Jumping vampire spiders pick their prey by antennae
Vampire spiders, like their mythological namesakes, always go for the blood.
Evarcha culicivora, or jumping vampire spiders, tend to be picky eaters. They're found in Kenya in environments teaming with insects, and they usually feast on mosquitoes. But they don't settle for just any bug.
Ximena Nelson and Robert Jackson, from the University of Canterbury, New Zealand, studied the arachnid's eating habits and found that the spiders are extremely selective. They feed indirectly, so they can't get nutrients from male mosquitoes, who do not drink blood.
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The prey they prize most are female mosquitoes who have recently fed on blood, but the researchers wanted to know just how they select that specific supper from swarms of mosquitoes that look the same to the average person.
"Obviously, blood-fed females have an engorged red abdomen and the other difference that comes to mind between males and females is the antennae," said Nelson. Male Anopheles mosquitoes have fluffy antennae, while female's are less elaborate.
In order to see which feature the spiders use to separate the females from the crowd, Nelson and Jackson created 'Frankenstein' mosquitoes by mixing the insects body parts - female abdomens with male antennae, male abdomens with female antennae, and every other combination possible.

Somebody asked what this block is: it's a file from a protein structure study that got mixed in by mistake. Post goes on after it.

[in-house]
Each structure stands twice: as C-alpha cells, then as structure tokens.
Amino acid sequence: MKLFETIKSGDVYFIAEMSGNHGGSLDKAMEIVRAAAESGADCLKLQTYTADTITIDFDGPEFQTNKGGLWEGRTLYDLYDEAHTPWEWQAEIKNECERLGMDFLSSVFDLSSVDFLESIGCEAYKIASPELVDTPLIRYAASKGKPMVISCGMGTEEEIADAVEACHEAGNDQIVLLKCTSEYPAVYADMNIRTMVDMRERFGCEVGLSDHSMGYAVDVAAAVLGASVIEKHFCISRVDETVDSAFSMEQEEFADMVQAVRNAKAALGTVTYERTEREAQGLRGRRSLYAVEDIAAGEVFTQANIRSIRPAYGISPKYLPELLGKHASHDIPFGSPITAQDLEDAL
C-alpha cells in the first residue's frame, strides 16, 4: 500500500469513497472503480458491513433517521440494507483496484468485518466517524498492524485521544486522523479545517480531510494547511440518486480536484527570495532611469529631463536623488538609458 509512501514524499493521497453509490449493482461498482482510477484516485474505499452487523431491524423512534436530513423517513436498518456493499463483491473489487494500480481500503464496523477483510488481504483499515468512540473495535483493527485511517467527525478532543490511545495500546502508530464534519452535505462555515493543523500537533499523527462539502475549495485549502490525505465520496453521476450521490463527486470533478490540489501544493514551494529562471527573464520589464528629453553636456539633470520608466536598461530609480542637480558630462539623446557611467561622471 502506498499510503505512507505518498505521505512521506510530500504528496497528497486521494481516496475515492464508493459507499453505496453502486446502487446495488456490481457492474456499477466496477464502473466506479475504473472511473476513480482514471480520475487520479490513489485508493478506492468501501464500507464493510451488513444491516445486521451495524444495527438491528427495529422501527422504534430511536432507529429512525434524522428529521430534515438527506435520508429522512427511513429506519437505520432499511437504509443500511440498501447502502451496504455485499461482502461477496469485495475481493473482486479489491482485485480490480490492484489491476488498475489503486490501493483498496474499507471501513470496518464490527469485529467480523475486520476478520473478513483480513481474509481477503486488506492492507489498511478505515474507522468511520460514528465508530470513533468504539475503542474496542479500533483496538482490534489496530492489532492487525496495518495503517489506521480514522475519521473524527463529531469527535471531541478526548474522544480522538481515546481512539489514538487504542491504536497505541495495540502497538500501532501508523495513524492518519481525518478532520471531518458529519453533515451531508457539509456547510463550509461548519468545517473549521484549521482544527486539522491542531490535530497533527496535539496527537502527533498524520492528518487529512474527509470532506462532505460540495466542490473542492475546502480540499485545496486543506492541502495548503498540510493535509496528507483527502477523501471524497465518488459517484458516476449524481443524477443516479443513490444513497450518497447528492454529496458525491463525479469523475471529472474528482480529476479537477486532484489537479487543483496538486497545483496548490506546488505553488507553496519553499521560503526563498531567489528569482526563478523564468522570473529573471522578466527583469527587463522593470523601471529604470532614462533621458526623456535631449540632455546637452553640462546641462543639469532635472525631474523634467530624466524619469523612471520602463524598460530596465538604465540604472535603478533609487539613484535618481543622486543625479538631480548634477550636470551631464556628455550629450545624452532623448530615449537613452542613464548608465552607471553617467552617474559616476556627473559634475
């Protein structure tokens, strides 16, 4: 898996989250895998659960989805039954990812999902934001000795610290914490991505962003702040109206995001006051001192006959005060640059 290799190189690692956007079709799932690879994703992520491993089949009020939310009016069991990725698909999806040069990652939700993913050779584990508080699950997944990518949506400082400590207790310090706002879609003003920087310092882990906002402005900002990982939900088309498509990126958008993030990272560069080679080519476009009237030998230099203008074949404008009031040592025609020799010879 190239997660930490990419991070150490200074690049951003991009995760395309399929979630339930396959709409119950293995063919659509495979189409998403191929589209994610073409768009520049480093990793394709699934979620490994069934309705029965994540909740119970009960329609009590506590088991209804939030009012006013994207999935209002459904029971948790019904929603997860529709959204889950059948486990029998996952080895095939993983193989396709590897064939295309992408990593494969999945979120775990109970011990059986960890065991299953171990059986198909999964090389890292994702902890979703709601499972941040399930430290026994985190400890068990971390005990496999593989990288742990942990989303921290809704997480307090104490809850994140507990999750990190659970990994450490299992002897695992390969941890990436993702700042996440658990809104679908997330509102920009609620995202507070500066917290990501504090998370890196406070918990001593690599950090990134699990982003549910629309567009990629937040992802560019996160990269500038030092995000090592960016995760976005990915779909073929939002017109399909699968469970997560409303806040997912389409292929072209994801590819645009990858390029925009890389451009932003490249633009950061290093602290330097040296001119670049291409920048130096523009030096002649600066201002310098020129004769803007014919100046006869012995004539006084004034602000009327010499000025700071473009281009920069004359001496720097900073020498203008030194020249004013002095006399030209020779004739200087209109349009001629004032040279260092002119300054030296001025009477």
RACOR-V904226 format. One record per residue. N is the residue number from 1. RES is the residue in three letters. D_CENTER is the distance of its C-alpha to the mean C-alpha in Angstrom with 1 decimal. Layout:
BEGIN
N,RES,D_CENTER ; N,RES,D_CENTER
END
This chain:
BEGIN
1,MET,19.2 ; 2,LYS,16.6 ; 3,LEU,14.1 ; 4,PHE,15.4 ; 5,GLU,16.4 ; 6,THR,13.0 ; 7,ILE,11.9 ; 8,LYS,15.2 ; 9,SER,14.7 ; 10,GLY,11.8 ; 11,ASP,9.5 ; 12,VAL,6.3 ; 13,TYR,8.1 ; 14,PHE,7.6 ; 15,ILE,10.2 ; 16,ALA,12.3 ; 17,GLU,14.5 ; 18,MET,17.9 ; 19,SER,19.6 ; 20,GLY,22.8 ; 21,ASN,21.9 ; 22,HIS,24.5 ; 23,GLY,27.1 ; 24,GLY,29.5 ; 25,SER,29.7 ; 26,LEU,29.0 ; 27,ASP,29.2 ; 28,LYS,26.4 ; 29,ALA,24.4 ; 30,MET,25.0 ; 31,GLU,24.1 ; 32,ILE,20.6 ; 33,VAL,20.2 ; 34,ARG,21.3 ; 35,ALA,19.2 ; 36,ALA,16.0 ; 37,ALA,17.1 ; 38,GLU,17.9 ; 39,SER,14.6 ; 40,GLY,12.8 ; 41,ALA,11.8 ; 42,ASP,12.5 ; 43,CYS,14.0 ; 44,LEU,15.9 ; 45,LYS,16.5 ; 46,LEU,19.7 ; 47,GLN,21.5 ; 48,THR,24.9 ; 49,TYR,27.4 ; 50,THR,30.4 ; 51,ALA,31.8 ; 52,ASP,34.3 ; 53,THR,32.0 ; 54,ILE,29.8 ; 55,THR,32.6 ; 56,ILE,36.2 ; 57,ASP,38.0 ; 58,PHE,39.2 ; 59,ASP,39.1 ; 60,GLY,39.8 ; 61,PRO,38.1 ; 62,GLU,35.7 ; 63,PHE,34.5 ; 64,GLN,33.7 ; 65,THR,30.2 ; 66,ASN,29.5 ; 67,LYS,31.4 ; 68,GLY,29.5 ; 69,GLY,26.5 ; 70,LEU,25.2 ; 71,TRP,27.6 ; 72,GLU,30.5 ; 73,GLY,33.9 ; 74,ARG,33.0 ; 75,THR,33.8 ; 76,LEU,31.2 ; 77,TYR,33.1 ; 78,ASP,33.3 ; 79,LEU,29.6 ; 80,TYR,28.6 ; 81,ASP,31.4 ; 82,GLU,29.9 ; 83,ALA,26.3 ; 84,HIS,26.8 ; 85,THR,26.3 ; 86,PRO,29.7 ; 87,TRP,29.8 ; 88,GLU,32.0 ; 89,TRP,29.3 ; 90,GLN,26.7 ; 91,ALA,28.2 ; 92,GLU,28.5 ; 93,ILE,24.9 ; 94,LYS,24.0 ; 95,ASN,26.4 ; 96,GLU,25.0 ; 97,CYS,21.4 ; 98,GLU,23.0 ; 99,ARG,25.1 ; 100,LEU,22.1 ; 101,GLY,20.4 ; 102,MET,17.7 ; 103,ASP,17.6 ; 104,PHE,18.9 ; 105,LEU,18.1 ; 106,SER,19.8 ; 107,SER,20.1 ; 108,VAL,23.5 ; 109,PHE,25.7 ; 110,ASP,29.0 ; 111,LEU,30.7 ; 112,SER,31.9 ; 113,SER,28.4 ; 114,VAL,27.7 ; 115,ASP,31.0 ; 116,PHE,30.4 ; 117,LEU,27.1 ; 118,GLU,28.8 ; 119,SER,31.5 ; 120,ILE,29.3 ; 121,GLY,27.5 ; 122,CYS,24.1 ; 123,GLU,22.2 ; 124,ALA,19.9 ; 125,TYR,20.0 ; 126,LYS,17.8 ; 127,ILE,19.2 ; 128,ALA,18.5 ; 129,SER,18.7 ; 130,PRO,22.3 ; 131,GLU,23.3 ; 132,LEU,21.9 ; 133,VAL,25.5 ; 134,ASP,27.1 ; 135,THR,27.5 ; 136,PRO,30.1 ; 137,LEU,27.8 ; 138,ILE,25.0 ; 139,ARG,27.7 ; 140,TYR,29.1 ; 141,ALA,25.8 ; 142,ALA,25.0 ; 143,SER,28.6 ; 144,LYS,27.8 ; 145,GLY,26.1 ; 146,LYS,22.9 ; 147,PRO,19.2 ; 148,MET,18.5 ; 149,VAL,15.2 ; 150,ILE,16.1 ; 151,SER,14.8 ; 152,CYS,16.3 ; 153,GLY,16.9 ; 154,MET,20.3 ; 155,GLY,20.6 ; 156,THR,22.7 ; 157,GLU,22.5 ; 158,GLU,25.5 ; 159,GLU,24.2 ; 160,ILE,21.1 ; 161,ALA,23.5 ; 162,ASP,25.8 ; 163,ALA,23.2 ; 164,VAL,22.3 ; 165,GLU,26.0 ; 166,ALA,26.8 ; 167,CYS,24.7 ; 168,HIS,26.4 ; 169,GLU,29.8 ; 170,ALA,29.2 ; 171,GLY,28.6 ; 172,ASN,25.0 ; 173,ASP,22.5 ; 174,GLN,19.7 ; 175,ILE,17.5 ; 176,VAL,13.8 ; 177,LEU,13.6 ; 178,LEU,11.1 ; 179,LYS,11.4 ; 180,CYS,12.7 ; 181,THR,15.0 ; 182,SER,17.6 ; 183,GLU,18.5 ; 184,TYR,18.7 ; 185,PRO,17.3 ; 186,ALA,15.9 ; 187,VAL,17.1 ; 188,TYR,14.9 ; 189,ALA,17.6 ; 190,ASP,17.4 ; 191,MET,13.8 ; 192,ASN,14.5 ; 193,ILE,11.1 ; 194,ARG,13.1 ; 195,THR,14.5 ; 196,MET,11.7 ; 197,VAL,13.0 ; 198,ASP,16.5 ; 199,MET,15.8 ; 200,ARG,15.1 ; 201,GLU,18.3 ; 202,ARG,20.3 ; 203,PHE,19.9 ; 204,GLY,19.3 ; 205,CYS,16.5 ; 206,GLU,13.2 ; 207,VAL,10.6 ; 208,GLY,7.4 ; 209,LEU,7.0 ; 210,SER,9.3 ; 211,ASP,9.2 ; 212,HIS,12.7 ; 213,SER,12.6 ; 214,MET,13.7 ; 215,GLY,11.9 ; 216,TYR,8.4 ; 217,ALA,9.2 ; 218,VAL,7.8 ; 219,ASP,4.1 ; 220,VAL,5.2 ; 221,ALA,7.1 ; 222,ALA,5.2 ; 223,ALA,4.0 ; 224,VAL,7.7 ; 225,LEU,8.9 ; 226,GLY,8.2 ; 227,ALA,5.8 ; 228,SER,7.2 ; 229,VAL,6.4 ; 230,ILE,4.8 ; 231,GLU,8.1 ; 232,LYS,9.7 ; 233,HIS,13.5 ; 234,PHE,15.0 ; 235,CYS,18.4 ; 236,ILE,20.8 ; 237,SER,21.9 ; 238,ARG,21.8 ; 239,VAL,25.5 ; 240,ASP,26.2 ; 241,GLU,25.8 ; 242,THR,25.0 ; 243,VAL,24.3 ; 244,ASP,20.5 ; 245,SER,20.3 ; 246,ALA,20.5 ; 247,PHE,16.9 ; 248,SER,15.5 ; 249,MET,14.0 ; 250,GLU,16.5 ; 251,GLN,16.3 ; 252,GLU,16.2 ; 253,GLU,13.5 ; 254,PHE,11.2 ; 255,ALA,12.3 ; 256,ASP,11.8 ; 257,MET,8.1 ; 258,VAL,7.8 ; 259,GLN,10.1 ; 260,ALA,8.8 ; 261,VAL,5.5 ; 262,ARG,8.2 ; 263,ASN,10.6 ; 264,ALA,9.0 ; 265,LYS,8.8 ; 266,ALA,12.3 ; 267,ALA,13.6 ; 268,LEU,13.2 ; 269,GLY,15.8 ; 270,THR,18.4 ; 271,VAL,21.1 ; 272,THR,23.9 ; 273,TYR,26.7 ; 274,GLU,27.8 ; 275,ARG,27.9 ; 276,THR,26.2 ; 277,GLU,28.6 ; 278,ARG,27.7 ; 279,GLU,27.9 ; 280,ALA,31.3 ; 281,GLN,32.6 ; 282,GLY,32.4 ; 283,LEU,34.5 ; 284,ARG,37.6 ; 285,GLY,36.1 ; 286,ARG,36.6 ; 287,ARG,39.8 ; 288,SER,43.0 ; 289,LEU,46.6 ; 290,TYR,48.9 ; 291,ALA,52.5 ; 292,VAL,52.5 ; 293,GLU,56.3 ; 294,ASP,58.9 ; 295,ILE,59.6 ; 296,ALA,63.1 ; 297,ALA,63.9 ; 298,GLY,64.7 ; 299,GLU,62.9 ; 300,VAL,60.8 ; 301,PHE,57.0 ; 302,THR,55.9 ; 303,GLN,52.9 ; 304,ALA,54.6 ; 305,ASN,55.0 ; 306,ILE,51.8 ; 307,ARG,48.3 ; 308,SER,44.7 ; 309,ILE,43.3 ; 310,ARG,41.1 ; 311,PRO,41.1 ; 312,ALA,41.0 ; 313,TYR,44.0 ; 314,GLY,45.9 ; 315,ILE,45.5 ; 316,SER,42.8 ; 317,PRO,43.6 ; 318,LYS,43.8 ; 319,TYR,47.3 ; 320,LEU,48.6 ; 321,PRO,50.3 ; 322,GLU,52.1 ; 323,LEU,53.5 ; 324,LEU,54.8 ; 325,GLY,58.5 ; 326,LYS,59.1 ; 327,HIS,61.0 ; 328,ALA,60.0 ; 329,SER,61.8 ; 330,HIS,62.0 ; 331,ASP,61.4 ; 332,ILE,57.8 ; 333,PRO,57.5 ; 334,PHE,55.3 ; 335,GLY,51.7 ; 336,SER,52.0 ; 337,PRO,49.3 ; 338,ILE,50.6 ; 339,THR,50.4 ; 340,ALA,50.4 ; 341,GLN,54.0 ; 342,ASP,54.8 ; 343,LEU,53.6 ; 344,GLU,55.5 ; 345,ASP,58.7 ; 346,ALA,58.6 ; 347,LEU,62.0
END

They found that when they served these hybrid mosquitoes to the spiders, the clear favorite was the intact blood-engorged female corpse, which means blood is indeed a factor when selecting prey.
But when Nelson offered the spiders a choice between a Frankenstein female (the head and thorax of one female fused to the blood-engorged abdomen of another female) and a hybrid with male antennae on a female abdomen, the spiders usually chose the hybrid with female antennae.
"The thing that really amazed me is that I couldn't actually see the difference [in antennae] when I was looking at the screen", Nelson said. But the spiders could, and they based their feeding decisions on the look of the antennae.
"In the past it was thought that jumping spiders responded to very basic stimuli that triggered predatory behavior. Something along the lines of, 'It is small and it moves, therefore it is prey,'" Nelson told LiveScience. This new study, published in the Journal of Experimental Biology, shows that it's not quite that simple.
"It is clear from these results that this type of 'algorithm' is not used by E. culicivora [the jumping spider]. At the very least, it is much more sophisticated," Nelson said.
Nelson now wants to test whether the spiders take in all prey characteristics simultaneously, or if they tick of a checklist before deciding to pounce.
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